In the running debate over whether professional truck drivers under the age of 21 should be allowed to run loads interstate, one of the main arguments made by those who are opposed to the idea is that young people lack the maturity to handle the job, that they just aren’t serious-minded or responsible enough. Then there’s the old classic, “These kids today, they don’t wanna work.”
That may not be true about a lot of young adults, but not all of them. To borrow a phrase from Rod Serling, respectively submitted for your approval is one Mr. Kie-Aire Collins, a rookie flatbed driver for Western Express. He started driving for them last June, and at 23 he isn’t much older than those dreaded 18- to 21-year-olds that have some folks worried.
But to talk to him about his trucking career, he leaves the impression that he’s more than ready, willing and able to give his all to succeeding in the profession.
“I love it,” he said. It was just over a year ago that he gave up his job as a sewing machine mechanic at a factory that made shirts and jackets for the military and enrolled in Careers World Wide in Keenesburg, Colorado, near Denver, to get his CDL and go after his childhood dream. He’s wanted to be a truck driver for as long as he can remember, playing with toy trucks as a kid.
“I used to go on the road with my uncle a lot when I was a little boy,” Collins said. “He was an owner-operator for 20-plus years, so he’d seen it all.”
Collins said when he decided to go into trucking, his uncle’s advice was, “When you get in there, learn all you can.” CDL school was a great start for literally learning how to drive a truck, he said, and the school hammered home the importance of caution and safe driving practices. But in his nine months on the road, he’s found there’s a lot to be learned about living the trucker lifestyle.
“You don’t see home very often, but that’s OK,” he said. He’s usually out three or four weeks at a time, but It’s not like he has a wife and kids yet. And like so many drivers, one of the great perks of the profession is “you get to travel and do it for free.”
Collins was born in Pine Bluff, Arkansas, was raised in Memphis, Tennessee, and now calls Little Rock, Arkansas, home. He hasn’t seen the whole country yet, but he’s already seen a lot of it. The thing that strikes him is how every city has its own unique personality. So far, he’s found a lot of places along the East Coast that he likes. He could see himself living in Florida. He likes Delaware, too. Philadelphia is beautiful, as is Massachusetts — really anyplace where you can see the Appalachian Mountains.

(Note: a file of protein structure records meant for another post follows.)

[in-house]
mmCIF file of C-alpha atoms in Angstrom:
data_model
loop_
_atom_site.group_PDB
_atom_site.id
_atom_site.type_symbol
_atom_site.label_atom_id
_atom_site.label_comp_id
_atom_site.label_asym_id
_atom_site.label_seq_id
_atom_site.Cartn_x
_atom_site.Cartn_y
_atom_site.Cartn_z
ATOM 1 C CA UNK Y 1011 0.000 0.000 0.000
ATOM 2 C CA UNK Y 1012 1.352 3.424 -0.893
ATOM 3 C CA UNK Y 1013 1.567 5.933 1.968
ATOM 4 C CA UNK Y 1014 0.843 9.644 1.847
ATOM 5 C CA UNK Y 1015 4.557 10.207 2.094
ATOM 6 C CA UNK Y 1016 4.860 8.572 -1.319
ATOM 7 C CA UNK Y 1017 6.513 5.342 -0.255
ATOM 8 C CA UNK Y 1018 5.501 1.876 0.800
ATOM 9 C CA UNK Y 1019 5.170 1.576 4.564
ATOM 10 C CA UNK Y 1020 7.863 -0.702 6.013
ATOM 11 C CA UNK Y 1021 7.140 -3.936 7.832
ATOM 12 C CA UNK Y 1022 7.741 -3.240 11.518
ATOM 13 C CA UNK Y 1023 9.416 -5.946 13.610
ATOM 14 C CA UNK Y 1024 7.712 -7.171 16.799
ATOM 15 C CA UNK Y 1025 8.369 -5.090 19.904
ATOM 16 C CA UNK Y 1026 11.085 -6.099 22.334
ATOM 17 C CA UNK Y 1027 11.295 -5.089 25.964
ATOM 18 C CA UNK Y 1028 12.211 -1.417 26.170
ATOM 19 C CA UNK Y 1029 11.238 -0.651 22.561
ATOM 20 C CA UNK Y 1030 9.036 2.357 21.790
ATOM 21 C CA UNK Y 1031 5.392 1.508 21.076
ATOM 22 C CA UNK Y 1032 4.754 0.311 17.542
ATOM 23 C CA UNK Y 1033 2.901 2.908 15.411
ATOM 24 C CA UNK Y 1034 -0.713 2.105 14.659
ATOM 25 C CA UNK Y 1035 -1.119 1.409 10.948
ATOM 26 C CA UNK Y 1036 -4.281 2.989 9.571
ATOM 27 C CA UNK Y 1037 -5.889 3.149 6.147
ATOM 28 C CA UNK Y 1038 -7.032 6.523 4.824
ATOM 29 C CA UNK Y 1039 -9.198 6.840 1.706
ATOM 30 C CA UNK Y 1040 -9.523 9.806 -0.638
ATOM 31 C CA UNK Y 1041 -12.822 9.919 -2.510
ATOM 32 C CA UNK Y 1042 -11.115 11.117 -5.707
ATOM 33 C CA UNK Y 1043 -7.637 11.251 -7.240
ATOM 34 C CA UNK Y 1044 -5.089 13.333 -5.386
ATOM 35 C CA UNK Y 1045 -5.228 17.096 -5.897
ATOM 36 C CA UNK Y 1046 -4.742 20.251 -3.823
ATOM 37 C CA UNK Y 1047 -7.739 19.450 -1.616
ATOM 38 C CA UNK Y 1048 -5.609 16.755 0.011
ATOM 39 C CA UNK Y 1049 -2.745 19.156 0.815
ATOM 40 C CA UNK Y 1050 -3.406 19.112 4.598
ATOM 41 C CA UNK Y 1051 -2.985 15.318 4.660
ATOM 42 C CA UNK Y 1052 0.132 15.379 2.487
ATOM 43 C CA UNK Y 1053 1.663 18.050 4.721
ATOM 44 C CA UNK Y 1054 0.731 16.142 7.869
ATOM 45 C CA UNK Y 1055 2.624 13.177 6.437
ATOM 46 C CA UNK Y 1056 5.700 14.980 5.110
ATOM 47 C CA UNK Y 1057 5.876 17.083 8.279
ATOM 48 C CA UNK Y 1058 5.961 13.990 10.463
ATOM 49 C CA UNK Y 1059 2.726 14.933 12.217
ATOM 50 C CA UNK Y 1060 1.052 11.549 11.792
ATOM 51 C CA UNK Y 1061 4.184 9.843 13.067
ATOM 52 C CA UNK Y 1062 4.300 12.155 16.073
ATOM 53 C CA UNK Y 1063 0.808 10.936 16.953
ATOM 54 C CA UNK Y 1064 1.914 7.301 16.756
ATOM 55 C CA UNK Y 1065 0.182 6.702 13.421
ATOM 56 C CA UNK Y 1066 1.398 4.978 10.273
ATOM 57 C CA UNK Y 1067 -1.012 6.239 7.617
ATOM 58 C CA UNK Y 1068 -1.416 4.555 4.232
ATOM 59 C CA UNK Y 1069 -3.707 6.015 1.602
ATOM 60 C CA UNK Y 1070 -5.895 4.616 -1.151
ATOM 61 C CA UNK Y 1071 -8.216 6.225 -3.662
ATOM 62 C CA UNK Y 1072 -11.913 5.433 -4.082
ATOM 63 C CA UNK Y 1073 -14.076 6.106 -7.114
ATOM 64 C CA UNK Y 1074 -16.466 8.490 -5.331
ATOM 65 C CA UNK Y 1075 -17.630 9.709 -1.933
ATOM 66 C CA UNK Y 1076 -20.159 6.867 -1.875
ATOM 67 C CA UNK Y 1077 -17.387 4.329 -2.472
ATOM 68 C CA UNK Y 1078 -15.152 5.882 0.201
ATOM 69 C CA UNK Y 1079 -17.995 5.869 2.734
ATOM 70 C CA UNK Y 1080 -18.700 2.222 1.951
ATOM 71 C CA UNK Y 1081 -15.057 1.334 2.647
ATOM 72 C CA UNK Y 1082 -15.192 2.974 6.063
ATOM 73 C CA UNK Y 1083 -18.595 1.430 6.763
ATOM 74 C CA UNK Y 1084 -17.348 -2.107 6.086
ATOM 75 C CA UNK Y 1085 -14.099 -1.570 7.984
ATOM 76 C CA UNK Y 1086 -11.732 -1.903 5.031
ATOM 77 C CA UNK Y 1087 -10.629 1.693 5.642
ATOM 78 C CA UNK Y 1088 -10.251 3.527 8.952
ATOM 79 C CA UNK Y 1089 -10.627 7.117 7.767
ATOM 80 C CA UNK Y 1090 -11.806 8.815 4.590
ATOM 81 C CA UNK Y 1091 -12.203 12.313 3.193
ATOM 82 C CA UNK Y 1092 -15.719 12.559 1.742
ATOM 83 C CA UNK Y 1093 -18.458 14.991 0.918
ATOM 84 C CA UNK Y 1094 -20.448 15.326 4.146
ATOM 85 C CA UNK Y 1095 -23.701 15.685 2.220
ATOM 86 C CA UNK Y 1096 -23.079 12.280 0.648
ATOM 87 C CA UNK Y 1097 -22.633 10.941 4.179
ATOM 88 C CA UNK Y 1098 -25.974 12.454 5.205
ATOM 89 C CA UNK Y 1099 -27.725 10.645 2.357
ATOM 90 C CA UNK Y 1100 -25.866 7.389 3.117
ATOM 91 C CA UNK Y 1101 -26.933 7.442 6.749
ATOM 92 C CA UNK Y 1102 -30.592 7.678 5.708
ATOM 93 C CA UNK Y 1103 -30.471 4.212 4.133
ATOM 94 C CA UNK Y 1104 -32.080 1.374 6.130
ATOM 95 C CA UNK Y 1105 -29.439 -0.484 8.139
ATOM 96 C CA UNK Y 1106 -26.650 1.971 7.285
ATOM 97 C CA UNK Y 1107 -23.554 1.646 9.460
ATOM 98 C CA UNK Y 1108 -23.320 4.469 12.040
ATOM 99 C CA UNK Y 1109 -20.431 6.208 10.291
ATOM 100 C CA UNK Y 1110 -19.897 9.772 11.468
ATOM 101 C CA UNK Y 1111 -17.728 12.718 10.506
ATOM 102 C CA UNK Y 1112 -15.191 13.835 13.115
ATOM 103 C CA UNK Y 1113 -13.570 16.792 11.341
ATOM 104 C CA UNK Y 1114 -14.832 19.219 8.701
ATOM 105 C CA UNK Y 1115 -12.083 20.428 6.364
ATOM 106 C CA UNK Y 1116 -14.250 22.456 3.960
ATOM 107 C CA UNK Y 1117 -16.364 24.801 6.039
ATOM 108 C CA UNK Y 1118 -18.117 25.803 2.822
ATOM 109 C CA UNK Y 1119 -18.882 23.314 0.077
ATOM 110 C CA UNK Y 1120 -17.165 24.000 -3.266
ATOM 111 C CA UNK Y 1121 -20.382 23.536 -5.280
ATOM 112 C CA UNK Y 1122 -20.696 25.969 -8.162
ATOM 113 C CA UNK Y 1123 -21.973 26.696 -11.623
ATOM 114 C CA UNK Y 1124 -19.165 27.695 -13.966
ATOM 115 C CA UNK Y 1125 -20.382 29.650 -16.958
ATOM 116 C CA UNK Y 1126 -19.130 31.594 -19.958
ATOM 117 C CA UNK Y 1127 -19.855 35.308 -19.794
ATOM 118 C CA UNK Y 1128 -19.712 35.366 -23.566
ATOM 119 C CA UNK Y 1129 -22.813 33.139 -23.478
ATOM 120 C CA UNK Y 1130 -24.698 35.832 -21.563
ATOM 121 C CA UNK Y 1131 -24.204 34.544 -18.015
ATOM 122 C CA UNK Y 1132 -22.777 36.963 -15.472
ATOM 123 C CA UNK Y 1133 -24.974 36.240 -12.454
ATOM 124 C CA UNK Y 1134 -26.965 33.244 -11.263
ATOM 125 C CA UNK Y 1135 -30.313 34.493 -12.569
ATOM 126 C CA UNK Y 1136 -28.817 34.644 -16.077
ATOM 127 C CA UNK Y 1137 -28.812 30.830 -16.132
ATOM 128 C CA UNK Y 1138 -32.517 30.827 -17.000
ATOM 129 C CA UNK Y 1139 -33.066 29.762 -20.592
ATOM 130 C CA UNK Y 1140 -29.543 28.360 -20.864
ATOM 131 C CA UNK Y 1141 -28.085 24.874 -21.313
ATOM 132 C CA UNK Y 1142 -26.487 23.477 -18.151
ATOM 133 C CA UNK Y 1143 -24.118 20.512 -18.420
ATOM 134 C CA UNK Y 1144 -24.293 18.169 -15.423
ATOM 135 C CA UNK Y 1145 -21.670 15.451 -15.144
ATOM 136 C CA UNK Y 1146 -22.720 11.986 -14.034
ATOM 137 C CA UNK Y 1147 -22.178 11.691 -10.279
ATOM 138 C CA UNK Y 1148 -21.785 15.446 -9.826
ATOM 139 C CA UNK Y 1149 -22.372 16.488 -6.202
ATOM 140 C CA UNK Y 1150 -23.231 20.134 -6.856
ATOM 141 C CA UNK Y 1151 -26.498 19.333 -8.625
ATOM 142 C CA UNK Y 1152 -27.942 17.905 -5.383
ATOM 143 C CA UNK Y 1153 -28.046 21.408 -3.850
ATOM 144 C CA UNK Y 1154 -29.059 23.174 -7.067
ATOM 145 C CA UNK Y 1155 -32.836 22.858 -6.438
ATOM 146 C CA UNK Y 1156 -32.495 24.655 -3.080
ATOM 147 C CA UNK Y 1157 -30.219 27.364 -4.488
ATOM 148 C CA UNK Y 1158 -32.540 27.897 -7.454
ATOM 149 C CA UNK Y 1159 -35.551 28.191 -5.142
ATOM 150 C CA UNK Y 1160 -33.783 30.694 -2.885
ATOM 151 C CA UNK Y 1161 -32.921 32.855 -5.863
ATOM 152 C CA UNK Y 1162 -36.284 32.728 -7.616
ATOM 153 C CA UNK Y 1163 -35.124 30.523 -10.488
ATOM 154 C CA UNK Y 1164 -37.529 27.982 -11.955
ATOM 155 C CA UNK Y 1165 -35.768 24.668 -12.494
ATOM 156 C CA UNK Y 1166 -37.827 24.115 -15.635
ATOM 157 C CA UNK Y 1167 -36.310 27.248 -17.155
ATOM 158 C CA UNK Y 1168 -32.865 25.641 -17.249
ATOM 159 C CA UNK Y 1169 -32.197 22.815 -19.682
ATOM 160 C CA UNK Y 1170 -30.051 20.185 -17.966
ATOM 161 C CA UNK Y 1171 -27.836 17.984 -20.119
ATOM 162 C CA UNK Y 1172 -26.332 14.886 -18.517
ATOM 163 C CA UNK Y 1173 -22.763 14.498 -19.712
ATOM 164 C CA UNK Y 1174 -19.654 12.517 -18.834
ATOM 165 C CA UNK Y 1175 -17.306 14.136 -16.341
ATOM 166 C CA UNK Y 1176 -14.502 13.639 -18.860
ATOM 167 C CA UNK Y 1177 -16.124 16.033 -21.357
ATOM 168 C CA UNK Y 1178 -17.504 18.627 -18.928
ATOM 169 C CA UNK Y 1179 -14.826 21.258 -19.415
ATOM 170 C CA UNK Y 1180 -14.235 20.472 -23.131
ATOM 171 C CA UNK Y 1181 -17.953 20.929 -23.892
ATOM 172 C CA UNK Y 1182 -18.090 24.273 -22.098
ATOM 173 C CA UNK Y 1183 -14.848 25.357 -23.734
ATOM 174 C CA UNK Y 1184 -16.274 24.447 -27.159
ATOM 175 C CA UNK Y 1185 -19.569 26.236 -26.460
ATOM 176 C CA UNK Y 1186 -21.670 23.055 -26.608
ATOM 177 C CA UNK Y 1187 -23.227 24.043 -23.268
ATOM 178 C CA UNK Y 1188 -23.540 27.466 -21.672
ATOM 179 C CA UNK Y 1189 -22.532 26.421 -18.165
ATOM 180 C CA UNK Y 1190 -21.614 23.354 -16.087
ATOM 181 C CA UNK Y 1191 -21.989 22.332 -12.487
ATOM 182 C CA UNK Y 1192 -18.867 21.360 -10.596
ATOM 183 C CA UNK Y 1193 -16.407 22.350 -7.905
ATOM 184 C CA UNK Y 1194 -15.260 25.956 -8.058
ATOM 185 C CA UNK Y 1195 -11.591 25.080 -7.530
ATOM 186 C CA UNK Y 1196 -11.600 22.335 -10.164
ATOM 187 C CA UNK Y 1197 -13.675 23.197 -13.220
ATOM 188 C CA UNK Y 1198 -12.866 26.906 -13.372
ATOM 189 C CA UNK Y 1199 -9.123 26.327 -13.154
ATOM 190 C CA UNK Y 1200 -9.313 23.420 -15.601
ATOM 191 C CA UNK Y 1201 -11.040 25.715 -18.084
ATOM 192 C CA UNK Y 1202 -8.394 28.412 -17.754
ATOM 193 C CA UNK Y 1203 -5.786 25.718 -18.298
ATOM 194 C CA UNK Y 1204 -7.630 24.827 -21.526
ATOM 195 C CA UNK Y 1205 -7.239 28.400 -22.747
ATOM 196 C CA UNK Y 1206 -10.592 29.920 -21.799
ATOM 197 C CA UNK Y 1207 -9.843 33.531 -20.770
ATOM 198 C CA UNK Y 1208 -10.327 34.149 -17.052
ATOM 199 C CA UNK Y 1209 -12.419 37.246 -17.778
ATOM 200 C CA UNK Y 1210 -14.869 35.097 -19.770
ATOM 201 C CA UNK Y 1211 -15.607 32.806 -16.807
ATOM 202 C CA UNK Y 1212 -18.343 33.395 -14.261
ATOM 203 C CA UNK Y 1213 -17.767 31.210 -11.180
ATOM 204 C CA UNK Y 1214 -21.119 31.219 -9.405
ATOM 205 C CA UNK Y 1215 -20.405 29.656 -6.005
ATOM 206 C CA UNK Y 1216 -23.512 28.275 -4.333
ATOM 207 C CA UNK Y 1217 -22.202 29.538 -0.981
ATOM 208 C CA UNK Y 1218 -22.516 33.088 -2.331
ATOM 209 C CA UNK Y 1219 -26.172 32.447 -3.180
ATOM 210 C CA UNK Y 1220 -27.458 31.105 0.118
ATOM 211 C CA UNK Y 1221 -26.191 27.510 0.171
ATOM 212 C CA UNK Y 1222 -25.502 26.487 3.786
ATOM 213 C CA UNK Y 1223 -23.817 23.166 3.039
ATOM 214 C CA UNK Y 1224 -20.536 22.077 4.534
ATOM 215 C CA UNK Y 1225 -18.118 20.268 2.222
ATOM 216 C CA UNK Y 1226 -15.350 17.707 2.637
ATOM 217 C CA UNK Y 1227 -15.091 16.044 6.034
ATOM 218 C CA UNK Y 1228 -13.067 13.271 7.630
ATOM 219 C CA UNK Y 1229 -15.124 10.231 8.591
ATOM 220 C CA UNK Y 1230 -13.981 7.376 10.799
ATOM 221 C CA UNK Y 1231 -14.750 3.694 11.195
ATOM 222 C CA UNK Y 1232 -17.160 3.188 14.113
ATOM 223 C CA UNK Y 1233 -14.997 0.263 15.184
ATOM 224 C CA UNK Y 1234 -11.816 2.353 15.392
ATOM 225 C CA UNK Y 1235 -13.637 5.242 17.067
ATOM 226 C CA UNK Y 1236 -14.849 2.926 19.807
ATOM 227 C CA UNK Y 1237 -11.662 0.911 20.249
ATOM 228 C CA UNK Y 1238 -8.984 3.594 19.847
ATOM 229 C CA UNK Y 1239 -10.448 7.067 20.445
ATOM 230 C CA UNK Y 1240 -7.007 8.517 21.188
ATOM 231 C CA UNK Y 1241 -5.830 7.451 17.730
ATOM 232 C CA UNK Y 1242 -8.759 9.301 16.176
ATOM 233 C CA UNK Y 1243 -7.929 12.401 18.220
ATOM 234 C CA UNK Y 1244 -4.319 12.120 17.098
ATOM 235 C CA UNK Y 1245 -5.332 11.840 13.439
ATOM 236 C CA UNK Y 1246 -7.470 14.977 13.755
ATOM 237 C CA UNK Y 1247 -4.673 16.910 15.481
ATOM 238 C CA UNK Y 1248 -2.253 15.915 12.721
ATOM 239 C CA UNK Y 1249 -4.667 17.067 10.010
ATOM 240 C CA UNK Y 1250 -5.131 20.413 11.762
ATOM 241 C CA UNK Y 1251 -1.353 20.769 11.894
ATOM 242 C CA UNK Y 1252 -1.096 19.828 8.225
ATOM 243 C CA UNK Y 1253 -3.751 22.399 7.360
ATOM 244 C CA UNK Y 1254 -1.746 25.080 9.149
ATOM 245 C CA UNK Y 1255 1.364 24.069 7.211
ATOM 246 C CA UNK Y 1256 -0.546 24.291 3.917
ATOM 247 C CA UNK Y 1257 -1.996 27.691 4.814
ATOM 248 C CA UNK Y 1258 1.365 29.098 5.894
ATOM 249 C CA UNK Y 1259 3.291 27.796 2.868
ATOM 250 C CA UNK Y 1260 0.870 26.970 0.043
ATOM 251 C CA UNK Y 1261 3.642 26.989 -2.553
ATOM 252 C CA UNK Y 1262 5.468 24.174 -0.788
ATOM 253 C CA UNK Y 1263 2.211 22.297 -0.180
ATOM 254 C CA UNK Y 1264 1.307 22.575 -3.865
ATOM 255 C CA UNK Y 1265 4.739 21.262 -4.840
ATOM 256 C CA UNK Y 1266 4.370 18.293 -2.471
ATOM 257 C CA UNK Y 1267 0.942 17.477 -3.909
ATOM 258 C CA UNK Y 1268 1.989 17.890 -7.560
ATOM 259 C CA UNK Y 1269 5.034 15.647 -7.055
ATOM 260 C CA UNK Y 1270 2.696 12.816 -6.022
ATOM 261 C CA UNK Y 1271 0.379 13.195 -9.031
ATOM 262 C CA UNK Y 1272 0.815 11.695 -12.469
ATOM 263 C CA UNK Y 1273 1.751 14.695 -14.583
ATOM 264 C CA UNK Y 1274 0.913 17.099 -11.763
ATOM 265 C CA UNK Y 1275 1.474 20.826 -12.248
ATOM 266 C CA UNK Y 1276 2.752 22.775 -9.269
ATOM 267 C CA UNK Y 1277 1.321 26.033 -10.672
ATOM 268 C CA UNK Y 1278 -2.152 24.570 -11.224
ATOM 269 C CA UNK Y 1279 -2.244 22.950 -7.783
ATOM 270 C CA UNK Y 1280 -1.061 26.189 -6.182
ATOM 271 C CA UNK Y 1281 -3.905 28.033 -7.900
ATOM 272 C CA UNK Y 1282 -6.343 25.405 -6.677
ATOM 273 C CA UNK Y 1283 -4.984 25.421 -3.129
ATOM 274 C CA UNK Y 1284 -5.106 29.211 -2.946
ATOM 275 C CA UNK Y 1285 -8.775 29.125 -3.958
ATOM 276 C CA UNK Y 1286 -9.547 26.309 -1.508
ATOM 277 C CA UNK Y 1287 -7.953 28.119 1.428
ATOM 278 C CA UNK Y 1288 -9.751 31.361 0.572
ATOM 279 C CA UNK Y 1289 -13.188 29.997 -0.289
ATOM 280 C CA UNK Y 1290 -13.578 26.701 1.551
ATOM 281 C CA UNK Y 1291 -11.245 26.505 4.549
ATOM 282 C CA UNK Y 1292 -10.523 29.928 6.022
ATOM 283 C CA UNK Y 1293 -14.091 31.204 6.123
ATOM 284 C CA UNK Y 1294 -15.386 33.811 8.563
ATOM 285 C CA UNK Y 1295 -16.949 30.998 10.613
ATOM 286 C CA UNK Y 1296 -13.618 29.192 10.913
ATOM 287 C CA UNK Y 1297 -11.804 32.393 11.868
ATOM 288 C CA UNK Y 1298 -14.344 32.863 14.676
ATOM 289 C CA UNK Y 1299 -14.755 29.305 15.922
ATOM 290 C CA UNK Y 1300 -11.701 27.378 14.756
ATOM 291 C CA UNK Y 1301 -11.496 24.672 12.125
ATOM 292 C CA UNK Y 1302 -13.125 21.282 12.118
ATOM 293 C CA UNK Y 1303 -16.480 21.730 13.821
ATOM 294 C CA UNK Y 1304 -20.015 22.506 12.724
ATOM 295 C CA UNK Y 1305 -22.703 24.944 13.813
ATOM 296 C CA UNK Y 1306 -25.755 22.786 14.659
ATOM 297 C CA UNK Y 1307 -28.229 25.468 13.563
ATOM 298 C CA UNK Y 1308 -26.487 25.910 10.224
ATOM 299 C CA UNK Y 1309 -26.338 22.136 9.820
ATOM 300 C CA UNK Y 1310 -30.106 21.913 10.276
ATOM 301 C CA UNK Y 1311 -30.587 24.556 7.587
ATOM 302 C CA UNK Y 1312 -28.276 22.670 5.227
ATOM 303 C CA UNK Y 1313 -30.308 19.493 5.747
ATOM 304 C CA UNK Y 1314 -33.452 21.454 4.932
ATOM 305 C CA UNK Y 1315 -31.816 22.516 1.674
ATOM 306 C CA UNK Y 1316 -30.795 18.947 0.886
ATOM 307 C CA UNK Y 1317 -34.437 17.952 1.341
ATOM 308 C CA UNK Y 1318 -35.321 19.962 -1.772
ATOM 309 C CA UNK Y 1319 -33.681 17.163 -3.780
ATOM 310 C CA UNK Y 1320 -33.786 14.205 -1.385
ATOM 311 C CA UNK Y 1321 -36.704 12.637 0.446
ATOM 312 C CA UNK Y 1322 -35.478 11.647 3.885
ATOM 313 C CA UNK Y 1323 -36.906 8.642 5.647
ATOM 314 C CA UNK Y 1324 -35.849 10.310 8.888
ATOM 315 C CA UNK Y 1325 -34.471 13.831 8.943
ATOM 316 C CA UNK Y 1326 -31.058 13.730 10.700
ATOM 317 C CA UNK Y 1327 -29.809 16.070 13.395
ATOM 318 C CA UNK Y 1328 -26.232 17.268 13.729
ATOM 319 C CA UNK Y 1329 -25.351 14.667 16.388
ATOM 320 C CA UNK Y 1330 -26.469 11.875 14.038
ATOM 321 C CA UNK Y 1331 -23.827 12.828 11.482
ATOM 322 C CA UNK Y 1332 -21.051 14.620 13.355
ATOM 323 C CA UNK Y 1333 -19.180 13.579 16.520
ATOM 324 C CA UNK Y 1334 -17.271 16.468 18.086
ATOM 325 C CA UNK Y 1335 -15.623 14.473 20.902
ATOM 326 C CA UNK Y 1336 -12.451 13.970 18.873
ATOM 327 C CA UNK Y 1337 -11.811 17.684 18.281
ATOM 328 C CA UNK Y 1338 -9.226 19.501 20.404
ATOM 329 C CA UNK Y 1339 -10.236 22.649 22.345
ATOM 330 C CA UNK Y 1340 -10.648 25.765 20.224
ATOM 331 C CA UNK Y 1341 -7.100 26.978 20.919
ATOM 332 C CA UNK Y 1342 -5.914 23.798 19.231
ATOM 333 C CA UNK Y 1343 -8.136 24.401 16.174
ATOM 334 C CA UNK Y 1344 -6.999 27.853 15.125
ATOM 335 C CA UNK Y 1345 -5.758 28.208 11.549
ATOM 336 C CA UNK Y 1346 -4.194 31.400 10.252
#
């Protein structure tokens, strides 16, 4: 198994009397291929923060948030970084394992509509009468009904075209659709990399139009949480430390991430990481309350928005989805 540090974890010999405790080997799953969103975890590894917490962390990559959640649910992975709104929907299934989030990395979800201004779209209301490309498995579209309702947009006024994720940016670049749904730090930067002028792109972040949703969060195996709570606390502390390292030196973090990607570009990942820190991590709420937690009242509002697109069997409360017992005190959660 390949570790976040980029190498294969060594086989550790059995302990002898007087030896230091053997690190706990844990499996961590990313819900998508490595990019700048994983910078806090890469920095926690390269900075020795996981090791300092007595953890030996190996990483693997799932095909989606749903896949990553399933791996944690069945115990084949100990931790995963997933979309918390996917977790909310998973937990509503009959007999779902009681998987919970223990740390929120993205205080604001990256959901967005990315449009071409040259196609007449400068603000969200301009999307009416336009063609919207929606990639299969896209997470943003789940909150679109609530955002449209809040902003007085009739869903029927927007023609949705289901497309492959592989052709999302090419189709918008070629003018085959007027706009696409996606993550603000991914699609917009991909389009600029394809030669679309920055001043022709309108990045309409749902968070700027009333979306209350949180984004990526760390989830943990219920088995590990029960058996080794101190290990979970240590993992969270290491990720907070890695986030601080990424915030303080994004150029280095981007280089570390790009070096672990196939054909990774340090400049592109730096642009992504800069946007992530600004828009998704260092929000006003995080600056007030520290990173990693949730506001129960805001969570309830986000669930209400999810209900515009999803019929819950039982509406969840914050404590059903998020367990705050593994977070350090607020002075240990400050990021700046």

“I like Colorado, but once you get in Denver it’s pretty hectic, the traffic,” he said. Not to mention the cold weather. No, he’ll stick to Florida. Or Texas — Texas is nice, too.
OTR driving takes some getting used to, he said. Having to think ahead about taking bathroom breaks was an adjustment, and he had to get used to the idea of not always having access to a shower. “It’s tough. But it makes you stronger, too,” he said. “It makes you appreciate life more.”
Before he became a professional, Collins said, the longest he’d ever driven nonstop was between Memphis and Little Rock, a 2- to 3-hour ride, depending on traffic.
“Now, if I get a good night’s sleep, I can drive 11 hours straight,” he said. “You can pull over if you want to, but once you get out there driving, once you get in that groove, the only time you want to pull over is for your 30-minute break.”
Because he wants to be fresh, Collins said he uses his 10 hours almost entirely to rest and “get my mind right for the next day.” He likes to get some exercise in when he can, but even when he can’t, he still manages to exert some energy.
“I do flatbed, so tarping and strapping loads down — flipping tarps, you got to be in shape,” Collins said. Those tarps can weigh over 100 pounds, and you can break a sweat just pulling those straps tight.
“And after that you have to start that driving.”
It can take up to an hour for him to secure a load, he said. But that’s how he’s met some veteran drivers. There have been several times when longtime flatbed drivers have seen him, spotted immediately that he was relatively inexperienced and have offered some helpful tips. And he’s been happy to learn from them.
Collins said for the most part, he’s found the veteran drives are pretty friendly. “A few of them act like they know everything, like he’s a super-trucker,” he said, but most, instead of acting like a know-it-all, will share some of what they do know with the younger guys.
“You’re in the same profession, so it feels like you’ve got something in common. It’s kind of like a brotherhood.”
No doubt, 20 or 30 years from now, some 18-year-old driver will be saying the same thing about him.